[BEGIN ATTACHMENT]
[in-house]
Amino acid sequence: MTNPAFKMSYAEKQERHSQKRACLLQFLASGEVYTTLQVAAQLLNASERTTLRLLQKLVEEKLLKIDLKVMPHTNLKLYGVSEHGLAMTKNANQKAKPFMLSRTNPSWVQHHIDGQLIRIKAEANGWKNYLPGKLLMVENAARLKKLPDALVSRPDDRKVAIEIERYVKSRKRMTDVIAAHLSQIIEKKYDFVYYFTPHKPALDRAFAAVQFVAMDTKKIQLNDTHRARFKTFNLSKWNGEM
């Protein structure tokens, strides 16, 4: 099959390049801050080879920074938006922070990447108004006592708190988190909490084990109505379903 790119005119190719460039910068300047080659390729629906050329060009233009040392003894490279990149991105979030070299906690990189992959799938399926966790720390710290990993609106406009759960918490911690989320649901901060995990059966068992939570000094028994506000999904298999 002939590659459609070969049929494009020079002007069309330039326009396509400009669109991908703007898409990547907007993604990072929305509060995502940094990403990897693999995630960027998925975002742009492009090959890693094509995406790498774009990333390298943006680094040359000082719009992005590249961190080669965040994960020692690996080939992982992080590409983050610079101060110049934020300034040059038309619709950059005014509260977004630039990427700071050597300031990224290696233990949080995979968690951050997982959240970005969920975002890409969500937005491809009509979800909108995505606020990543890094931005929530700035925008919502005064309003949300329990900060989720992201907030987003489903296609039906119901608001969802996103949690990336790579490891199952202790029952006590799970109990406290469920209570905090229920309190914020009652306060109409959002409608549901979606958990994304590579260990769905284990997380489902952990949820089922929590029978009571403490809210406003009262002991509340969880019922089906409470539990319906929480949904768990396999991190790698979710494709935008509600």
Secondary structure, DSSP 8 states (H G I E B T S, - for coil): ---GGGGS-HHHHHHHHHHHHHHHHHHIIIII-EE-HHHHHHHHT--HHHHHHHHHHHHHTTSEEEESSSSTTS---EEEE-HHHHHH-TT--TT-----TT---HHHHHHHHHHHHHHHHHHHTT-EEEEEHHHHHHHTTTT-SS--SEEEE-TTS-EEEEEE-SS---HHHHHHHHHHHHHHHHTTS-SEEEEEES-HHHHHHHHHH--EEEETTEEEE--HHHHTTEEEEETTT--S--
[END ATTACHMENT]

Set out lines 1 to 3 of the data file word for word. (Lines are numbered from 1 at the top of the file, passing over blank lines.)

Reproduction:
[in-house]
Amino acid sequence: MTNPAFKMSYAEKQERHSQKRACLLQFLASGEVYTTLQVAAQLLNASERTTLRLLQKLVEEKLLKIDLKVMPHTNLKLYGVSEHGLAMTKNANQKAKPFMLSRTNPSWVQHHIDGQLIRIKAEANGWKNYLPGKLLMVENAARLKKLPDALVSRPDDRKVAIEIERYVKSRKRMTDVIAAHLSQIIEKKYDFVYYFTPHKPALDRAFAAVQFVAMDTKKIQLNDTHRARFKTFNLSKWNGEM
């Protein structure tokens, strides 16, 4: 099959390049801050080879920074938006922070990447108004006592708190988190909490084990109505379903 790119005119190719460039910068300047080659390729629906050329060009233009040392003894490279990149991105979030070299906690990189992959799938399926966790720390710290990993609106406009759960918490911690989320649901901060995990059966068992939570000094028994506000999904298999 002939590659459609070969049929494009020079002007069309330039326009396509400009669109991908703007898409990547907007993604990072929305509060995502940094990403990897693999995630960027998925975002742009492009090959890693094509995406790498774009990333390298943006680094040359000082719009992005590249961190080669965040994960020692690996080939992982992080590409983050610079101060110049934020300034040059038309619709950059005014509260977004630039990427700071050597300031990224290696233990949080995979968690951050997982959240970005969920975002890409969500937005491809009509979800909108995505606020990543890094931005929530700035925008919502005064309003949300329990900060989720992201907030987003489903296609039906119901608001969802996103949690990336790579490891199952202790029952006590799970109990406290469920209570905090229920309190914020009652306060109409959002409608549901979606958990994304590579260990769905284990997380489902952990949820089922929590029978009571403490809210406003009262002991509340969880019922089906409470539990319906929480949904768990396999991190790698979710494709935008509600």